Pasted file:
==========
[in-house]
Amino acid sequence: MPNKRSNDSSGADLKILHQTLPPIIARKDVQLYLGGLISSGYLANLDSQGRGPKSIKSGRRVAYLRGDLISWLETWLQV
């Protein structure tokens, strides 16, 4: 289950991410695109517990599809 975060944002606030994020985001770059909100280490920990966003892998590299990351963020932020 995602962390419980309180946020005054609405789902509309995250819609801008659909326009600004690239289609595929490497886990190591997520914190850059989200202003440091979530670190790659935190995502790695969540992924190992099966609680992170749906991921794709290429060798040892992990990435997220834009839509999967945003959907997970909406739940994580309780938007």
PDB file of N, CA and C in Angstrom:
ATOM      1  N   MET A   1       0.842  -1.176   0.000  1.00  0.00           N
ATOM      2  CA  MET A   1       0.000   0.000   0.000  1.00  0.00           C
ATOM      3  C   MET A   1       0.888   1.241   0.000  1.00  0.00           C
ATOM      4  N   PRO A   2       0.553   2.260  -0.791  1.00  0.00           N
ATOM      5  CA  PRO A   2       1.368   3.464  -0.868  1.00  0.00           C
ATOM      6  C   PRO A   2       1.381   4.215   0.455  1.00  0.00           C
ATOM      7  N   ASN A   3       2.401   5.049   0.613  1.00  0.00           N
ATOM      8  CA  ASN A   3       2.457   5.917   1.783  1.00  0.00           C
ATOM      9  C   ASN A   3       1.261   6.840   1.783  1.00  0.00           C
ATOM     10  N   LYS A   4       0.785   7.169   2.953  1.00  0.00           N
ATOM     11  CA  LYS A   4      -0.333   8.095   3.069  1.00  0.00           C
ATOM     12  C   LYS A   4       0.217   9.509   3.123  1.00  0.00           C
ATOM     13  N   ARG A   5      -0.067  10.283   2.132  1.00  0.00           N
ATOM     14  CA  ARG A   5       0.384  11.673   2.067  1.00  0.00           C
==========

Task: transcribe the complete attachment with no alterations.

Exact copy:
[in-house]
Amino acid sequence: MPNKRSNDSSGADLKILHQTLPPIIARKDVQLYLGGLISSGYLANLDSQGRGPKSIKSGRRVAYLRGDLISWLETWLQV
């Protein structure tokens, strides 16, 4: 289950991410695109517990599809 975060944002606030994020985001770059909100280490920990966003892998590299990351963020932020 995602962390419980309180946020005054609405789902509309995250819609801008659909326009600004690239289609595929490497886990190591997520914190850059989200202003440091979530670190790659935190995502790695969540992924190992099966609680992170749906991921794709290429060798040892992990990435997220834009839509999967945003959907997970909406739940994580309780938007």
PDB file of N, CA and C in Angstrom:
ATOM      1  N   MET A   1       0.842  -1.176   0.000  1.00  0.00           N
ATOM      2  CA  MET A   1       0.000   0.000   0.000  1.00  0.00           C
ATOM      3  C   MET A   1       0.888   1.241   0.000  1.00  0.00           C
ATOM      4  N   PRO A   2       0.553   2.260  -0.791  1.00  0.00           N
ATOM      5  CA  PRO A   2       1.368   3.464  -0.868  1.00  0.00           C
ATOM      6  C   PRO A   2       1.381   4.215   0.455  1.00  0.00           C
ATOM      7  N   ASN A   3       2.401   5.049   0.613  1.00  0.00           N
ATOM      8  CA  ASN A   3       2.457   5.917   1.783  1.00  0.00           C
ATOM      9  C   ASN A   3       1.261   6.840   1.783  1.00  0.00           C
ATOM     10  N   LYS A   4       0.785   7.169   2.953  1.00  0.00           N
ATOM     11  CA  LYS A   4      -0.333   8.095   3.069  1.00  0.00           C
ATOM     12  C   LYS A   4       0.217   9.509   3.123  1.00  0.00           C
ATOM     13  N   ARG A   5      -0.067  10.283   2.132  1.00  0.00           N
ATOM     14  CA  ARG A   5       0.384  11.673   2.067  1.00  0.00           C